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In the past few weeks, you've been using cross-validation to estimate training

error, and you have validated the selected model on a test data set.

Validation and cross-validation are critical in the machine learning process.

So it is important to spend a little more time on these concepts.

As we noted in the Buy Experience Tradeoff video,

estimation of the best statistical model and the training set,

capitalizes on random sample-specific patterns and associations among variables.

One of the challenges in machine learning is figuring out which model is best.

So how do we know which model is the best model?

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We need to be able to estimate the test error which is the estimate of the error

in a model when it is tested on different observations.

We can then select the model that has the smallest test error.

There are different ways of estimating the test error.

One way to do this is to randomly split the data into training and test or

validation data sets.

The model is developed on the training data set,

then applied to the test data set to predict the values of the target for

the response variable for the observations in the test data set.

This is called the validation set approach,

while easy to implement the validation set approach has a couple of drawbacks.

First, the test error estimate can be highly variable depending on

which observations are included in the training and test data set.

Because the model is estimated on only a single data set.

And then validated on only a single data set again.

Second, because we end up splitting the observations into two data sets,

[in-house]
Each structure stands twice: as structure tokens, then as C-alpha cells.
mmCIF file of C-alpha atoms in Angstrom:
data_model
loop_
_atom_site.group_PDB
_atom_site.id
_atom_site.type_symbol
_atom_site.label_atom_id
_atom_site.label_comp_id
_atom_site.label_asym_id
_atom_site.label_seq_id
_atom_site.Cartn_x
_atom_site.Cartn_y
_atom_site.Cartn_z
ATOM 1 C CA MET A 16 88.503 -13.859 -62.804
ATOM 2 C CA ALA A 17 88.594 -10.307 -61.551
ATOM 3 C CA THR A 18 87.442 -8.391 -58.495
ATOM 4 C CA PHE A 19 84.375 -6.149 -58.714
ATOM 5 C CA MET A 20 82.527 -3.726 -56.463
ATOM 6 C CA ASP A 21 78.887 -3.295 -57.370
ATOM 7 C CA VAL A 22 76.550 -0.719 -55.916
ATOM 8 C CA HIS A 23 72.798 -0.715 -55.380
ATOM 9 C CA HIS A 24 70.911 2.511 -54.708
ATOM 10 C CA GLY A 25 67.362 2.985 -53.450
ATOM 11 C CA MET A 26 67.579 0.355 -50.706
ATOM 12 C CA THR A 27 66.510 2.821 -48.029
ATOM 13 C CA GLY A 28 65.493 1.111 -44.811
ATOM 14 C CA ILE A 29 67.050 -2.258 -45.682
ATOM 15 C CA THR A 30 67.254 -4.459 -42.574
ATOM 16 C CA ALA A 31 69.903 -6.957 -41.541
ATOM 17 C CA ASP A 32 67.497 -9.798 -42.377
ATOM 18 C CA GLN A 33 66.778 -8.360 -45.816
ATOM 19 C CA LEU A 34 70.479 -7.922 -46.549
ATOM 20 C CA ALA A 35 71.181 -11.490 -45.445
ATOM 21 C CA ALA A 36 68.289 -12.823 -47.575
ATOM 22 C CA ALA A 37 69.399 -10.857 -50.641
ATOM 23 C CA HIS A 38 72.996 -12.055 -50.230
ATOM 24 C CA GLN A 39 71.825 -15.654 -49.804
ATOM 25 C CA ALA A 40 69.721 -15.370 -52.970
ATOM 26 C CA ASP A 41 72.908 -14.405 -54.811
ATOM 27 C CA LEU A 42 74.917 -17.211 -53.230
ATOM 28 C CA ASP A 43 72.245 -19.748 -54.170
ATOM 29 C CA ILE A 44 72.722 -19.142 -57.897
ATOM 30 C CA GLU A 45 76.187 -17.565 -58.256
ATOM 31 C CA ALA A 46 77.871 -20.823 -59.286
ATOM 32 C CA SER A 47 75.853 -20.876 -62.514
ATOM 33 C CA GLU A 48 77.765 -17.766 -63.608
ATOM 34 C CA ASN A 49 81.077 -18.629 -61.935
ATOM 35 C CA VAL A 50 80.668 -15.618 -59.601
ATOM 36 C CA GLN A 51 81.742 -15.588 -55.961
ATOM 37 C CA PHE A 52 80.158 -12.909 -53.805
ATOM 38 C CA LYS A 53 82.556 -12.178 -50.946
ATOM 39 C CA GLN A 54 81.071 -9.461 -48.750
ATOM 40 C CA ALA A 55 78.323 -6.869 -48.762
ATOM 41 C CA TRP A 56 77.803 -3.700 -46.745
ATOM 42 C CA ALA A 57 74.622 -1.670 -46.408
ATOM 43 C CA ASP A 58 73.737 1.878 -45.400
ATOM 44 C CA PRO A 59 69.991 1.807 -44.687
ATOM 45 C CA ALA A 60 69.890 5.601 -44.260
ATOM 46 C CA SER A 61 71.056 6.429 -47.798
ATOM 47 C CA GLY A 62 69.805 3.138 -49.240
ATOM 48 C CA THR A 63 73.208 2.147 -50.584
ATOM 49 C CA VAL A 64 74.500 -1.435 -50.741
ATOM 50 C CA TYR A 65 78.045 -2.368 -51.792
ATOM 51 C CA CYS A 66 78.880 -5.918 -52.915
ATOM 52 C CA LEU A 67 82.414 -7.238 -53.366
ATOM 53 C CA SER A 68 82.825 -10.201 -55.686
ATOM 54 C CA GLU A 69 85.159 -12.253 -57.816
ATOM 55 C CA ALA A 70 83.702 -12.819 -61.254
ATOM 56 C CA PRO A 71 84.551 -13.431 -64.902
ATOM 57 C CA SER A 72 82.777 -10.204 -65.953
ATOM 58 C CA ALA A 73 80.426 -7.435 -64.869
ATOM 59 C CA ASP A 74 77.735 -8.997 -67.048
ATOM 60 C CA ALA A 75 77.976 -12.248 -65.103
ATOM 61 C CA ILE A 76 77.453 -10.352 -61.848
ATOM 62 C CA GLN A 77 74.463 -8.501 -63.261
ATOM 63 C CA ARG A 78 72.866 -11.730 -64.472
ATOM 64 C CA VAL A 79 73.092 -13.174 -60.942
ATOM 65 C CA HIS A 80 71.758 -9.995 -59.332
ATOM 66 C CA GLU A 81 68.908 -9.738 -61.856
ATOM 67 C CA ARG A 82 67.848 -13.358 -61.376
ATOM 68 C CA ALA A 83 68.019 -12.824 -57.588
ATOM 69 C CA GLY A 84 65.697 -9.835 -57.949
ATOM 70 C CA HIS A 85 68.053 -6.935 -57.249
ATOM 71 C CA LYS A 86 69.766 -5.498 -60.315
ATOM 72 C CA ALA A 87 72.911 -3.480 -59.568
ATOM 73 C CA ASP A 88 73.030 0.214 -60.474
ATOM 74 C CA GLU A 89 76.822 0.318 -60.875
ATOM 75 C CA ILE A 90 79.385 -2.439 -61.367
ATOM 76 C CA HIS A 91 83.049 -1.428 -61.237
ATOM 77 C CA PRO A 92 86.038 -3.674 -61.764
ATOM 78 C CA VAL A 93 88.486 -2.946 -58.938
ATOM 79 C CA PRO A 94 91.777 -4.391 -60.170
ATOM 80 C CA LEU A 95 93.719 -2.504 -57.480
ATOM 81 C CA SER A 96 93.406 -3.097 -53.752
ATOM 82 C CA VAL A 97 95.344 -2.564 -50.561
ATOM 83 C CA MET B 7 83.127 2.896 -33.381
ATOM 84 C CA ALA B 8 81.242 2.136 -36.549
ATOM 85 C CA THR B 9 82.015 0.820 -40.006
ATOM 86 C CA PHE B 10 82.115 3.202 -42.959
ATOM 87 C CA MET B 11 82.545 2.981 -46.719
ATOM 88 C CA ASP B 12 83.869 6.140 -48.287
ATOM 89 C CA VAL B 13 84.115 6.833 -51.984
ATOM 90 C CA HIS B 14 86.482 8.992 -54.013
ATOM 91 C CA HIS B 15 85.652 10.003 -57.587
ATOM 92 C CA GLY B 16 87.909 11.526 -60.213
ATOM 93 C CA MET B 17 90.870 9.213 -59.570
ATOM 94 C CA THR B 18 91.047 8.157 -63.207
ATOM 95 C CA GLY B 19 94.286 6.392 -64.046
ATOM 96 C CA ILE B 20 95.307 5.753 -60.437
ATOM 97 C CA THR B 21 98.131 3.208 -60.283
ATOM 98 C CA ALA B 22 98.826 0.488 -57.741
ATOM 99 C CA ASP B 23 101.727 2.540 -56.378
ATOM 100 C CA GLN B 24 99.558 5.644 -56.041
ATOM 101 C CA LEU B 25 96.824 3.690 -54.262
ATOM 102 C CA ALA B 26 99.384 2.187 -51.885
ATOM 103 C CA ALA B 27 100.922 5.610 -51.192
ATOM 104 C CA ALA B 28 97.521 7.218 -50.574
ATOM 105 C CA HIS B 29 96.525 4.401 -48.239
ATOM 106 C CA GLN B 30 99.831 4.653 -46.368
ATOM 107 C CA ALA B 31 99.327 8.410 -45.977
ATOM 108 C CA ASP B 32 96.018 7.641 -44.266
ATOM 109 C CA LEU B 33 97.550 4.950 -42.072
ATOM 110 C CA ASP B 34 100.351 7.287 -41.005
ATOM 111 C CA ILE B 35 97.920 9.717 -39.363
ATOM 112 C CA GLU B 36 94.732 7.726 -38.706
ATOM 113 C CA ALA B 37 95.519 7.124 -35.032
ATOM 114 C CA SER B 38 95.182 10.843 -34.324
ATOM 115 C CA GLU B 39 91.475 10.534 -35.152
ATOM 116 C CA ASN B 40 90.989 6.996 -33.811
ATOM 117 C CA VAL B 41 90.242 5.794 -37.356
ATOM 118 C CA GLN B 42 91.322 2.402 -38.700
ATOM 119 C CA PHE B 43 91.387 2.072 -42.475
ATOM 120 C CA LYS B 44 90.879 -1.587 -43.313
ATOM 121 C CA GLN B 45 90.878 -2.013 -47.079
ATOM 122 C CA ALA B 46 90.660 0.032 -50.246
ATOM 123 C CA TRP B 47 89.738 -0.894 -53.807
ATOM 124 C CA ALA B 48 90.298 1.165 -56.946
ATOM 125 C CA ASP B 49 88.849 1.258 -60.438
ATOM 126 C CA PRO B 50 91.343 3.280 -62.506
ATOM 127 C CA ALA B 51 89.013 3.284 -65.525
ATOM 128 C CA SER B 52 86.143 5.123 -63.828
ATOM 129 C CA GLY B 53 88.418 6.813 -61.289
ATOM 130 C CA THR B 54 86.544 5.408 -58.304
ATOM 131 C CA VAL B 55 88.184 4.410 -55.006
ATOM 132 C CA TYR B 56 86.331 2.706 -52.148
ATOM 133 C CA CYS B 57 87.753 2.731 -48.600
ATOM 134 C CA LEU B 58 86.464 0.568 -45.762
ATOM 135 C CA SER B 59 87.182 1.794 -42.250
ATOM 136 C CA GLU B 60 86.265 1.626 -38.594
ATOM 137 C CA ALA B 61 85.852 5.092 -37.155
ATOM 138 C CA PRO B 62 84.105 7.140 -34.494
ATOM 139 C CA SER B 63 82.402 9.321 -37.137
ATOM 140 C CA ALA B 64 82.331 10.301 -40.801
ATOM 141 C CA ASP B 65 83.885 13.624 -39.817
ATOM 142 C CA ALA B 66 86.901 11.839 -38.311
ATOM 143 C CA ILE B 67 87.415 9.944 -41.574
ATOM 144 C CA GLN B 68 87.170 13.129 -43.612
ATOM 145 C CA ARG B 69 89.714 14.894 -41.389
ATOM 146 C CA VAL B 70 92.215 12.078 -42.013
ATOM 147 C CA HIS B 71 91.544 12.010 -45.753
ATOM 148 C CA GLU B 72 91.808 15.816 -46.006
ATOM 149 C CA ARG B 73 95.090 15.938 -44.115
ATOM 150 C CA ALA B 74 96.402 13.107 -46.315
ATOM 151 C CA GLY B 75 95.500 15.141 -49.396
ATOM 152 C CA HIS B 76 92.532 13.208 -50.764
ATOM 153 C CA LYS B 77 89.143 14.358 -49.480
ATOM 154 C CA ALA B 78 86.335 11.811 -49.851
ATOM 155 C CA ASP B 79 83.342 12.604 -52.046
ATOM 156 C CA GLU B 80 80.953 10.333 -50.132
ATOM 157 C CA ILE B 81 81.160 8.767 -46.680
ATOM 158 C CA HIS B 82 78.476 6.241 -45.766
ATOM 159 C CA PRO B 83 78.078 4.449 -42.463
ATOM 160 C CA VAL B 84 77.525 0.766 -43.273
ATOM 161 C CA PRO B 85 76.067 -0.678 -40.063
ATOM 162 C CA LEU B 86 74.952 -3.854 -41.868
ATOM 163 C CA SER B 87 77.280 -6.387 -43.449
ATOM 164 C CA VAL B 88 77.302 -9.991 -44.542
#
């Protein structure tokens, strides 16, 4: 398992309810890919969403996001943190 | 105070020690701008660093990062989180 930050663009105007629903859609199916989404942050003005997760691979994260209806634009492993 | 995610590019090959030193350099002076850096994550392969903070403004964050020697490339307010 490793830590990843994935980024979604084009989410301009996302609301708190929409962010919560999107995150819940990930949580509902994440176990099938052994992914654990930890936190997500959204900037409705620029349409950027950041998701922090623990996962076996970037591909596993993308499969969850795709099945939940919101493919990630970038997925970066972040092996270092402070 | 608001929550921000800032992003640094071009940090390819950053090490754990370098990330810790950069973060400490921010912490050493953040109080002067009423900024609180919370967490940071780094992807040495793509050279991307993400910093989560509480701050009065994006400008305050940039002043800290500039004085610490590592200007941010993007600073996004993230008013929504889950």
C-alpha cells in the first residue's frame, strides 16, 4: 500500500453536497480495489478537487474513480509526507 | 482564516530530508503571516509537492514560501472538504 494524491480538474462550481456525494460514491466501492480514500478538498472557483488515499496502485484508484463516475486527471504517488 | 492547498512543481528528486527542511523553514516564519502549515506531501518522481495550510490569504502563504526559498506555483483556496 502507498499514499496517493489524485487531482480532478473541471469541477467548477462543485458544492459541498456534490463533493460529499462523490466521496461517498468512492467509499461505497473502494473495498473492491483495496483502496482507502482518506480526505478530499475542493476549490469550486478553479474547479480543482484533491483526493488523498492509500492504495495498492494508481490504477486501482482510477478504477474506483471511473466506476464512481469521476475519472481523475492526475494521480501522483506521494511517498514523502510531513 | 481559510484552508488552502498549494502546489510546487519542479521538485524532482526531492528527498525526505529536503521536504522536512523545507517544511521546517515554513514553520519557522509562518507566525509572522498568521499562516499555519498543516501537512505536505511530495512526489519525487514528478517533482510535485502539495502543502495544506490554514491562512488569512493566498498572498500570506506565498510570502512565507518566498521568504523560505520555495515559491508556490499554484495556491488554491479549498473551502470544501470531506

the model is developed on only a subset of the data.

Statistical methods generally perform worse when there are fewer observations,

leading to greater estimation error in the training data set.

Which leads to poor performance of the statistical model in the test data set.

To address these drawbacks, we can use Cross Validation.

The goal of Cross Validation is to define a data set to test the model

during the training phase.

It involves partitioning the training data set into subsets,

where one subset is held out to test the performance of the model.

This data set is called the validation data set.

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There are different cross value validation methods.

To Leave One Out Cross Validation Method,

holds out one observation from the training set for validation.

The statistical model is fit on the rest of the observations, and the response for

the single observation is predicted based on the values of the predictors.

And the regression coefficients from the model estimated on the n-1 observations.

Then the process is repeated by holding out a different observation for

validation and training the data on the other observations.

Because the test error is based on only a single observation,

it is highly variable and is therefore a poor estimate of the true test error.

But, if we repeat this process for

every observation each time holding out a different validation observation and

using the rest of the observations to train the model, then we will end up

with as many test error estimates as observations in the full data set.

These individual test error estimates can be averaged

to get an overall test error estimate.

The advantage to using Leave One Out Cross Validation is that the regression

coefficients will have less bias because the model travel is fit in all but

one observation in the data set.

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In addition, unlike the single validation set approach, the parameter estimates will

not vary as a result of how the data is split in to training and test data sets.